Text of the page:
Monsters in the Night

Monsters in the Night October 30, 2018

In Dostoevsky’s Brothers Karamazov, Ivan Karamazov was the cool, intellectual brother whose nihilistic rationalism provided the encouragement his half-brother needed in order to kill their father. It was only after the realization of what Smerdyakov had done that Ivan came face to face with his inner demons, to recognize the evil which he had promoted, and accept as a result, his own place in the murder of his father. Likewise, it was only in the recognition that his father’s murder was evil, and that there was a demonic presence, a devil, from which that evil flowed, Ivan felt his life and understanding of the world was overturned and he came to accept that there had to be a God. His whole view of the world was shaken. He had a breakdown. But once he could accept something was truly evil, Ivan could no longer embrace his nihilistic relativism which he had promoted, and so he came forward as a convert to the power of goodness, even love, to the horror of Smerdyakov.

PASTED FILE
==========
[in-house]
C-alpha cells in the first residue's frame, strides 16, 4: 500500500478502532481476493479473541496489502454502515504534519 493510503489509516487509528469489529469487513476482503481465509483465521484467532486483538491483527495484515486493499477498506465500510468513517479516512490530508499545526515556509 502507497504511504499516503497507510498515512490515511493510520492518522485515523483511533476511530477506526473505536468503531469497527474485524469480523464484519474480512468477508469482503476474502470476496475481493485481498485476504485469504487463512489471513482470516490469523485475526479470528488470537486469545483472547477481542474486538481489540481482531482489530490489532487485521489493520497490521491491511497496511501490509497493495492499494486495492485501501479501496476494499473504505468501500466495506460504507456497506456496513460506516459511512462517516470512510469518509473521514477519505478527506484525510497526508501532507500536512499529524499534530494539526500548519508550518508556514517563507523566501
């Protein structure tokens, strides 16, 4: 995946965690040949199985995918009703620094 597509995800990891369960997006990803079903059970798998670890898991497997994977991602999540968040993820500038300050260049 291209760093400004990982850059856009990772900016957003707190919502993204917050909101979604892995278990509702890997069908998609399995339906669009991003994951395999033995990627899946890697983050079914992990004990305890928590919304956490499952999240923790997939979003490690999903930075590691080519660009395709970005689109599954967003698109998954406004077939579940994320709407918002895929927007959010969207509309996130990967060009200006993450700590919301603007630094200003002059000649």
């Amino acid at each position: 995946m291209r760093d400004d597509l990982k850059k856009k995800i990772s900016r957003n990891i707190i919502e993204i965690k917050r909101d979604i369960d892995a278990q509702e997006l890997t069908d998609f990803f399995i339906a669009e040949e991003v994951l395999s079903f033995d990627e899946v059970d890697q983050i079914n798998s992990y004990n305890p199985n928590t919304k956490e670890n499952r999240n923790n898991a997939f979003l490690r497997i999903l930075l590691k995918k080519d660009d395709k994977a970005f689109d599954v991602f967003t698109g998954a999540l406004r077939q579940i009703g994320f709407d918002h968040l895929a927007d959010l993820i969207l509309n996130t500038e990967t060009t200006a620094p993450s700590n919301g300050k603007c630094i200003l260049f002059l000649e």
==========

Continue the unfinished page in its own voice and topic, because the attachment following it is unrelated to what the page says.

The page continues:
Dostoevsky hit an important point in his novel. The presence of evil demonstrates the reality of goodness. This goes only one way. Goodness does not need evil, but without goodness, there could be no evil. This is because evil is like a parasite which thrives on the good, perverting it while the good is under its control. It embraces the good but turns it inside out. It takes elements of the good which it can use to reshape the meaning of the good, making it lack the proper balance the good needs in order for it to be truly good. This is how evil can tempt us to embrace it as the true good instead of its dark simulacrum. When we realize the failure behind such evil, then we can recognize it as being evil. But how can we do this unless we recognize that there is some good which stands in opposition to it? If there is a devil, whether or not one recognizes the devil as a fallen angel or a personification of evil which tempts us within our own unconscious (and conscious) mind, this means that there has to be a good principle which stands in opposition to it, which the devil attempts to pervert for its own end. While there can be no true rival to God, nonetheless, when we recognize there has to be a good which stands in opposition to evil, then we recognize there has to be a source and foundation for that good, which is what we find with God.  Thus, while simple dualism is erroneous because it posits God and the devil, good and evil, as equal but opposite principles, the persistence of evil in the world can be used as a way to point us beyond the evil and to the good.